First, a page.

Introduction to supporting locally-controlled forestry

Worldwide, 1.3 billion people rely on forests for their food, energy and livelihoods. Forest-dependent communities are especially vulnerable to the effects of global forest losses. How can we support forest communities and ensure equitable and sustainable forest management?

Boys polish chairs for sale in the furniture market, Nampula, Mozambique. Photo: Mike Goldwater

Boys polish chairs for sale in the furniture market, Nampula, Mozambique. Photo: Mike Goldwater 

We believe that the best way to achieve fair and sustainable forestry practices is to invest in locally-controlled forestry (PDF). This locally-controlled forestry gives people who live in forest communities the right to make a profit from those forests and ensures that they have the business capacity to do so through, for example, enterprises that can access markets, attract investment and influence policymakers.

IIED supports those communities and businesses, and helps foster their ability to shape key policies and institutions and to adapt to change.

Forest land is coming under intensifying pressure as an increasing global population consumes more food, fibre and energy products. The problem is compounded by consumers – and the markets and political systems that serve them – who live a long way from the affected forests and communities. This means they are not aware of the problem, fail to understand it, or simply don't care.

More and more forested land is coming under the control of local communities, indigenous people and family foresters. But there are many forest farmers who remain marginalised from formal decision-making, with their rights disregarded.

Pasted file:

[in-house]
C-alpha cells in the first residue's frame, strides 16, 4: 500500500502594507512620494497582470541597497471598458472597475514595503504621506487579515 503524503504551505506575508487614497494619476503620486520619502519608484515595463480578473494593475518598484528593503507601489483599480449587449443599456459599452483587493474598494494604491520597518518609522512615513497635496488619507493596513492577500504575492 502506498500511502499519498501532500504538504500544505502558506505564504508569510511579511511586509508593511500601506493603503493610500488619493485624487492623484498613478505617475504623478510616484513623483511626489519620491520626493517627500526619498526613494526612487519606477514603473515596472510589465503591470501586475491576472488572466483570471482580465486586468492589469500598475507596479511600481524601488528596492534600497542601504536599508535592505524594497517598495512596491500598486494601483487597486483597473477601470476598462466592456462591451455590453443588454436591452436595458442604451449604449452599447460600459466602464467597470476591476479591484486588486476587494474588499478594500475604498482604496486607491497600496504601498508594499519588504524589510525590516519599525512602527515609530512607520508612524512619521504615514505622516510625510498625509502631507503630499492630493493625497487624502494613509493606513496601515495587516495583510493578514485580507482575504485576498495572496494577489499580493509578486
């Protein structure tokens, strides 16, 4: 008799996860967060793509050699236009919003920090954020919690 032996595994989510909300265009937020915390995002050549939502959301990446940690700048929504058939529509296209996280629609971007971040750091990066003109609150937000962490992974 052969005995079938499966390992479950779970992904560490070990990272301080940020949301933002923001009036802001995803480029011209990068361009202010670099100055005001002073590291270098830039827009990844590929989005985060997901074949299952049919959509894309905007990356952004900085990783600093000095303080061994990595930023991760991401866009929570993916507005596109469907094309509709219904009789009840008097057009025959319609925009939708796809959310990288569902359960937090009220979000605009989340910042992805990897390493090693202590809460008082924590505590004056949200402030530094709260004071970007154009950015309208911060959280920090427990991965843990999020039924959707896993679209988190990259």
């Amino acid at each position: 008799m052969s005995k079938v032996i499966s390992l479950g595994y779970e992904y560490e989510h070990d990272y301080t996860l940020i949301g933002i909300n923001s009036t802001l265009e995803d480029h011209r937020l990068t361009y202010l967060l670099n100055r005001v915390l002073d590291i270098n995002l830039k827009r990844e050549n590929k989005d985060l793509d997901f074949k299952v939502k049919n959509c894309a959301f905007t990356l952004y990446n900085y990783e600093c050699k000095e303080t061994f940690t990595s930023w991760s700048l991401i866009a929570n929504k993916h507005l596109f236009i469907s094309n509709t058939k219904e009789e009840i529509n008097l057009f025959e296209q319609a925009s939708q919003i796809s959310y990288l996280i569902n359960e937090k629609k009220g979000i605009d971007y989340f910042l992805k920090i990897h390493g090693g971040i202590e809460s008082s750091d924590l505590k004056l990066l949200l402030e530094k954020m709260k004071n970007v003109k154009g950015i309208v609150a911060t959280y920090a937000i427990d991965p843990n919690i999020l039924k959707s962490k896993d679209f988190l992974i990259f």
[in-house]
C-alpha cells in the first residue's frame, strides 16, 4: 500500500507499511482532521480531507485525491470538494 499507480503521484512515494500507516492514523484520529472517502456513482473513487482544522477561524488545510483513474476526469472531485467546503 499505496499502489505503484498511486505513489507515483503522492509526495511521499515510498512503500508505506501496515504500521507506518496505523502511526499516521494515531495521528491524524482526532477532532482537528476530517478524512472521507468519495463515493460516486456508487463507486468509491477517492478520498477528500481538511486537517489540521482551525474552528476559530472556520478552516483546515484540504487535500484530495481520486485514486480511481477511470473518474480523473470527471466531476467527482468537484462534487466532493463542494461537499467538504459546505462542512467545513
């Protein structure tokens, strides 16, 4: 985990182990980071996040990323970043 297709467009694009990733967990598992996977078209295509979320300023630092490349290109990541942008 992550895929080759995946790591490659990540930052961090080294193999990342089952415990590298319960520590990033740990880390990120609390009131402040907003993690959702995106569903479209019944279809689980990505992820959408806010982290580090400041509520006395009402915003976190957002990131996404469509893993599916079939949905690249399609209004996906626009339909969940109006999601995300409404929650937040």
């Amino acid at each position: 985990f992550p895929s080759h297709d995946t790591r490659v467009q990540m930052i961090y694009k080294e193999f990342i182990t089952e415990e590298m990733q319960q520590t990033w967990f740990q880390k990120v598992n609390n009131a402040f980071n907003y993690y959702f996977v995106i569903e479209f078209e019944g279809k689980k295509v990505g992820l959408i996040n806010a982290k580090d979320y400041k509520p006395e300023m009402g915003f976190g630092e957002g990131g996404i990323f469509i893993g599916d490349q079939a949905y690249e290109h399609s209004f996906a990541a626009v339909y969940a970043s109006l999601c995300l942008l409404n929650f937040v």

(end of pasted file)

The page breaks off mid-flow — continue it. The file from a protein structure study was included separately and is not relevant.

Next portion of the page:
If these local forest-dependent people had stronger control over their land, more could be done to reduce their poverty and protect forests, particularly if there were strong business incentives to keep the forests standing. This is where IIED's forest team comes into play.

National partnerships

The forest team works with 'practitioner teams' in many countries. We help them to:

  • Develop, review and wield evidence on our areas of research
  • Strengthen institutional partnerships
  • Build the capacity of those involved
  • Develop appropriate advocacy strategies; and
  • Create and take opportunities to change policies and practice on the ground.

Regular independent reviews of our work show that this approach benefits forests, as well as the poorest and most vulnerable communities relying on or living near them.

International interactions

The forest team also engages in international dialogues and processes focussed on forest-related priorities. This includes interactions with donor agencies and the private sector, as well as with multi-sectoral initiatives designed to reduce deforestation and forest degradation.

This work allows us to raise awareness about the advantages of investing in locally-controlled forestry at an international level, while our work with local partners enables us to develop and share practices relevant to specific countries.

The main focus of the forest team's work is on:


Duncan Macqueen (, principal researcher, Natural Resources

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